The Benefits of Learning a Musical Instrument as an Adult

Have you always wanted to play the guitar?  Or learn how to play the piano?  There are many benefits of learning a musical instrument as an adult.  This post isn’t trying to prove that it is better to learn music as an adult (vs. a child).  It simply states that learning as an adult definitely has benefits. 

(1) Adults Can Increase Their Brain Plasticity

Their what?  Increased brain plasticity means the nervous system has adapted to change… found new ways of learning… sometimes after an injury or a stroke… but more commonly after acquiring a new skill.  Studies have shown that younger brains may change more readily.  However, according to Science Magazine older brains have definitely not lost the capacity to change. 

Researchers have examined whether there are critical periods in the development of specific skills like music.  A study of violinists was conducted in 1995 by Thomas Elbert of the University of Konstanz in Germany and Edward Taub of the University of Alabama.  It included musicians who started before the age of 12, musicians who started as adults, and non-musicians.  The scientists found that the left hand (which requires more dexterity than the right when playing the violin) of all string musicians is represented by a larger area in the brain’s touch sensing region than the left hand of non-musicians.  The touch sensing region in the musicians who learned as children was larger than those who learned as adults, possibly indicating that the brain is more receptive to musical training earlier in life.  However, in all cases the brain had changed!  This shows an increase in circuitry and neurotransmitters regardless of when the skill was learned.  An awakening of the brain.  Thomas Elbert summarizes his study in his own words,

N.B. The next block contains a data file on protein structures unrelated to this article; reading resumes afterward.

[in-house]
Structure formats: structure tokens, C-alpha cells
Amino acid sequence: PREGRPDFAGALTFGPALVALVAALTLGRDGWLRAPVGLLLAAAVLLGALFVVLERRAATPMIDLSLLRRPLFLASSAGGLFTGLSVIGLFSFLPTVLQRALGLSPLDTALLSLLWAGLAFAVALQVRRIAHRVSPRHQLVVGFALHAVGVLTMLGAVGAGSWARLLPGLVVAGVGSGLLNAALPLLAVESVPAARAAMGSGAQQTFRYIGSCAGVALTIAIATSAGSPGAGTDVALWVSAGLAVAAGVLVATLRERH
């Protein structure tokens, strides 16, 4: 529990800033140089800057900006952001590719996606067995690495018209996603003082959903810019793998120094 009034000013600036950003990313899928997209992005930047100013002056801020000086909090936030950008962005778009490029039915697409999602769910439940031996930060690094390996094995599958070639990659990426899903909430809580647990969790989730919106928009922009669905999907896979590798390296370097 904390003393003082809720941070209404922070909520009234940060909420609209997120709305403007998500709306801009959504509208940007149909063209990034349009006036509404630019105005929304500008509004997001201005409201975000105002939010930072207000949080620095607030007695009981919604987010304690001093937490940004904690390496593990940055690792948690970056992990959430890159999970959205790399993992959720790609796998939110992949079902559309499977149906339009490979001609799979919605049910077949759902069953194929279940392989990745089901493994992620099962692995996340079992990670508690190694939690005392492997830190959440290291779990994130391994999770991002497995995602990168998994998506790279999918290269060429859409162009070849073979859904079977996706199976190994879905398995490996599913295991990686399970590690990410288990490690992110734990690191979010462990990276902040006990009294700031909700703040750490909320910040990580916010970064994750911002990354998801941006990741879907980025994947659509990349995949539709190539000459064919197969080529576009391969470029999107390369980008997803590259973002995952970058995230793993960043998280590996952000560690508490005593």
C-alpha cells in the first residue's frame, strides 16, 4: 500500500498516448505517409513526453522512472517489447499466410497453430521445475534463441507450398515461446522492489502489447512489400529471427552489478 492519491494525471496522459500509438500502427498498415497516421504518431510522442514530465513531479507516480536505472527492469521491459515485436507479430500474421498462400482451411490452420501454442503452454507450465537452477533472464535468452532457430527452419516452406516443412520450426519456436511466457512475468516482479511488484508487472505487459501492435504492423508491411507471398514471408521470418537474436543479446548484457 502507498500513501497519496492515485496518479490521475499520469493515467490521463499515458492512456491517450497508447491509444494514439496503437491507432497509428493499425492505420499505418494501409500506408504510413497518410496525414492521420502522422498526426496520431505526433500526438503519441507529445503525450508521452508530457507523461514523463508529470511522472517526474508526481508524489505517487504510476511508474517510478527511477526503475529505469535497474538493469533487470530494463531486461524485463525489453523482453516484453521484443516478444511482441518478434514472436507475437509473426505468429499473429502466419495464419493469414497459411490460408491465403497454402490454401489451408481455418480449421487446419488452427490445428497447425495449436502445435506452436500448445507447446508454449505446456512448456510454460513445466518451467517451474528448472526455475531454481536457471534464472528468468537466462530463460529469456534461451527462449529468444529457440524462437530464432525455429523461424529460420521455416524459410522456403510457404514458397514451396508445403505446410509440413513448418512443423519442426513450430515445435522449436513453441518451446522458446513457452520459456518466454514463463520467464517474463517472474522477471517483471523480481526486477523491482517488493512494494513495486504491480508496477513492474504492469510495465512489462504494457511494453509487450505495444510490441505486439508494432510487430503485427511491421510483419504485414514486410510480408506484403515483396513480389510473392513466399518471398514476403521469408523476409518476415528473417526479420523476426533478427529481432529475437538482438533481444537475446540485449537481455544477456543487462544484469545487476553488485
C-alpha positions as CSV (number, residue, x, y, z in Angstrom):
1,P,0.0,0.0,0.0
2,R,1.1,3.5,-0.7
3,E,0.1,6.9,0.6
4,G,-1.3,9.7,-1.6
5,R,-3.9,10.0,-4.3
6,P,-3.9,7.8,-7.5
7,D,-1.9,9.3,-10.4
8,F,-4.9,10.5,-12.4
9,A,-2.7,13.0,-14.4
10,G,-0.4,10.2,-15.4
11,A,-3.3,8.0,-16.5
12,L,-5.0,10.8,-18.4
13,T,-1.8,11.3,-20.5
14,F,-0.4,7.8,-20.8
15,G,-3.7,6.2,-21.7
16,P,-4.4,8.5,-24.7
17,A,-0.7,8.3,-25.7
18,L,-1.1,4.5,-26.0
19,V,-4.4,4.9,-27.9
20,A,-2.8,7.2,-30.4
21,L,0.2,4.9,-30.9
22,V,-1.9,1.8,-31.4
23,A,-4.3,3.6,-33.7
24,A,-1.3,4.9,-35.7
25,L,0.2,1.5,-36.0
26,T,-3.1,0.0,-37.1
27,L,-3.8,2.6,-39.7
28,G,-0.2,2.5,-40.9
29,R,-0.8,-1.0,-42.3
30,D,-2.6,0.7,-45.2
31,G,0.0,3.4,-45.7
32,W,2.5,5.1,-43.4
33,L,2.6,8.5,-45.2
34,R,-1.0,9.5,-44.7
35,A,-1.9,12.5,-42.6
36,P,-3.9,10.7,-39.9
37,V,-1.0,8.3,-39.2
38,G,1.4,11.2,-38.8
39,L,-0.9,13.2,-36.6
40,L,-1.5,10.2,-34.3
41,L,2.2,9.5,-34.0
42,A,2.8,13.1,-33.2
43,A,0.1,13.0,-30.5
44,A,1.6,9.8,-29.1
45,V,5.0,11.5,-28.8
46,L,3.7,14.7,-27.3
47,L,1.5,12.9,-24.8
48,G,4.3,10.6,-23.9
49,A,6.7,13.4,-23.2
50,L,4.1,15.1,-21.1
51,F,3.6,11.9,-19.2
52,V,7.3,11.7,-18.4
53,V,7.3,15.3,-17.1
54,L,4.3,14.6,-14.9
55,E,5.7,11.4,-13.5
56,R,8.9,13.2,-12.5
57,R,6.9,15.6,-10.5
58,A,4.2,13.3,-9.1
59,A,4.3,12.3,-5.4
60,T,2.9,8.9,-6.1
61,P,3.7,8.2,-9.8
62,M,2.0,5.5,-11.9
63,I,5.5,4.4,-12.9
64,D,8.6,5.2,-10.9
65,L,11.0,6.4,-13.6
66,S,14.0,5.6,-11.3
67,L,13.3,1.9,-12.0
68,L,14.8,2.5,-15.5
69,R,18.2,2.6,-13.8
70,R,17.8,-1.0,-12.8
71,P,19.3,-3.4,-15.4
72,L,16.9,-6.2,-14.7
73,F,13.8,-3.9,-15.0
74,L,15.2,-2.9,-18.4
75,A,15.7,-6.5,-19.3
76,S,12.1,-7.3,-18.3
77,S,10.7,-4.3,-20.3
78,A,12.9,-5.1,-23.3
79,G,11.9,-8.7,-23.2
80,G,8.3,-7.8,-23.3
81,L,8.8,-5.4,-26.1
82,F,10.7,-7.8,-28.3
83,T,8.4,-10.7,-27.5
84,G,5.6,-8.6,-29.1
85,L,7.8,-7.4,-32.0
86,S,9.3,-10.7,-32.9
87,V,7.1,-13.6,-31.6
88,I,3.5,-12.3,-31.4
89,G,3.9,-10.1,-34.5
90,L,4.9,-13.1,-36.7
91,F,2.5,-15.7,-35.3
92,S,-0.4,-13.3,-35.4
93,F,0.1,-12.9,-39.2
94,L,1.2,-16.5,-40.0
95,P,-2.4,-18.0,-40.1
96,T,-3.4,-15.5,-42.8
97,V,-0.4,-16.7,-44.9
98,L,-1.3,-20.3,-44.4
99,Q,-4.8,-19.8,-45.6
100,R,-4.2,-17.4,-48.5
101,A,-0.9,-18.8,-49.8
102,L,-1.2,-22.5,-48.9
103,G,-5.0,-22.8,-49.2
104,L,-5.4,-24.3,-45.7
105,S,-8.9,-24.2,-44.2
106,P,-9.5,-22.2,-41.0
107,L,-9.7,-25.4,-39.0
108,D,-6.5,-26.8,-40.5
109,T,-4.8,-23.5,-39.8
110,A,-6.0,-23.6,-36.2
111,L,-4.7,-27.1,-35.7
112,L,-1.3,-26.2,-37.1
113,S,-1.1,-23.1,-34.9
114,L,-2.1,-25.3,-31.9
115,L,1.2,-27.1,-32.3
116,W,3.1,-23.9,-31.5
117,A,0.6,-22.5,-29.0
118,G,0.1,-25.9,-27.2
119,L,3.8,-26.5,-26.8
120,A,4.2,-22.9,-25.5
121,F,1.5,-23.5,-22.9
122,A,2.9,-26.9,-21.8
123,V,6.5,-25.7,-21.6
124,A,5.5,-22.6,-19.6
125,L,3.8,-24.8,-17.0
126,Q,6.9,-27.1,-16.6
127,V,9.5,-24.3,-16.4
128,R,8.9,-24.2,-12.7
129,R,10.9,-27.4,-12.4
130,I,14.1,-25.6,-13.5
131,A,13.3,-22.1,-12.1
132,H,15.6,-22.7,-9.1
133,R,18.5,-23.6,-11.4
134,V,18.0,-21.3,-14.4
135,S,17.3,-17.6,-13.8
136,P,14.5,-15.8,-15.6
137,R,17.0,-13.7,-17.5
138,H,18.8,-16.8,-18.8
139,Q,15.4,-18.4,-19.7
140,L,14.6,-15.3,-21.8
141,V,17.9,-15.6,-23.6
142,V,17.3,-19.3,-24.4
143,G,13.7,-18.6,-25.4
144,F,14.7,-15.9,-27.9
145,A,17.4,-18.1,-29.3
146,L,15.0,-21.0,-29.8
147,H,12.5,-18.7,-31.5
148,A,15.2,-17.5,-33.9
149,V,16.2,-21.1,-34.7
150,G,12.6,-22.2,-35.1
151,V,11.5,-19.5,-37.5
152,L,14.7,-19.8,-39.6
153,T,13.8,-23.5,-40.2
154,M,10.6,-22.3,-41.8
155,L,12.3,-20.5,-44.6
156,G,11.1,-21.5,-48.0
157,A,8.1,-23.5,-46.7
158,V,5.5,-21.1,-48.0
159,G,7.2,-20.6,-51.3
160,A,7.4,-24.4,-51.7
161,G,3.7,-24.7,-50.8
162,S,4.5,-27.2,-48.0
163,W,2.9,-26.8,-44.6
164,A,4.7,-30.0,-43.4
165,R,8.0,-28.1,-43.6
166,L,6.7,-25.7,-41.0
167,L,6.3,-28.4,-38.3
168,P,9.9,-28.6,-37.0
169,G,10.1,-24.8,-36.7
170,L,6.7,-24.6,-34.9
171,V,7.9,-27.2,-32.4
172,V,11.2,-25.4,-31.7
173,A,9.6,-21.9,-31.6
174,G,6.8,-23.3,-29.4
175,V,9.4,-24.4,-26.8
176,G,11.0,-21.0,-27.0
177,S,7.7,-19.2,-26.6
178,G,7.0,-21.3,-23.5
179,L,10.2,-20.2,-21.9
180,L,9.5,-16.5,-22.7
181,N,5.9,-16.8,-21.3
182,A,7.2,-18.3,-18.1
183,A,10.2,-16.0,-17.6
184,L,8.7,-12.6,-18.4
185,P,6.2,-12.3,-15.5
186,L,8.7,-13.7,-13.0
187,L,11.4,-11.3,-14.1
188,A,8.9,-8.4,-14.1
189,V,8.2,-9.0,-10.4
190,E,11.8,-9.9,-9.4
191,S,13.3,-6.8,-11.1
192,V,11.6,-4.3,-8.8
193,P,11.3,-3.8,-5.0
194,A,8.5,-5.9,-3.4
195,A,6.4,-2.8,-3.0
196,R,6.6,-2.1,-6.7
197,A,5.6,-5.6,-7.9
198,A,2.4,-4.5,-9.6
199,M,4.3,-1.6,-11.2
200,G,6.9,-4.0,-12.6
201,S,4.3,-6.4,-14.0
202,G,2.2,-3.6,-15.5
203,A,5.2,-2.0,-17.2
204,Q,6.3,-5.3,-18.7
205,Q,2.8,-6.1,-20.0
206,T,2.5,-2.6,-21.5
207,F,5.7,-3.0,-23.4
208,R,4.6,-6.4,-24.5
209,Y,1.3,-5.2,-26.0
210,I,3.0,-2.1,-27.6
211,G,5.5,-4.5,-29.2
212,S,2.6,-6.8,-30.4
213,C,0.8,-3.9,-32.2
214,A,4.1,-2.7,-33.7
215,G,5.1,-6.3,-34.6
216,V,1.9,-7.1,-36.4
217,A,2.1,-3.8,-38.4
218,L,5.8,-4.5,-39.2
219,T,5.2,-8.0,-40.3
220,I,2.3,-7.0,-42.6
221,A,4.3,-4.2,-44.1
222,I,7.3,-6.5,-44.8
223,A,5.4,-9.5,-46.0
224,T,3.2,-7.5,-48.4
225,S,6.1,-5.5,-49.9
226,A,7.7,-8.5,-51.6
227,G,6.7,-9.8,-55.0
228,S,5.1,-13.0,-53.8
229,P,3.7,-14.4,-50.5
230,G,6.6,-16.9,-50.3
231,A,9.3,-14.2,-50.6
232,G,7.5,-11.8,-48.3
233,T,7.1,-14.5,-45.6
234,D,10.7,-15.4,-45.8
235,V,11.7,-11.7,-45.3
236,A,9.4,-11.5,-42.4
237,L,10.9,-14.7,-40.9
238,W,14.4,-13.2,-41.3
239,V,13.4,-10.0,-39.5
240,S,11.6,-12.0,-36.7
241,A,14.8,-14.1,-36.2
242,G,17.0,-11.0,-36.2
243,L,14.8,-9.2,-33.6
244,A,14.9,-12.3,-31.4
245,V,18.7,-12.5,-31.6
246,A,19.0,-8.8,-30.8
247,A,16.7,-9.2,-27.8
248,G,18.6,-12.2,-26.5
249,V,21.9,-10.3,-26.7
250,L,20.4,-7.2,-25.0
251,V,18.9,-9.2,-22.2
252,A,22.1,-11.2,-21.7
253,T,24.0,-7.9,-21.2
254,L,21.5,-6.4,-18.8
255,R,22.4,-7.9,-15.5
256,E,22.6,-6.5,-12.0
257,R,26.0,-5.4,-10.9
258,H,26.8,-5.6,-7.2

“Twenty years ago people thought that the structure of the brain develops during childhood and once that organisation in the brain has been developed that there is very little room for changes and for plastic alterations. Now we know that there is enormous capacity.” 

Essentially this proves that learning a musical instrument as an adult is not only possible, but it may also improve your cognitive abilities. 

Lift your right foot off the floor and make clockwise circles.  Now draw the number 6 in the air with your right hand.  For most people their foot changes direction (mine does!).  Keep working on it and you will increase your Brain Plasticity.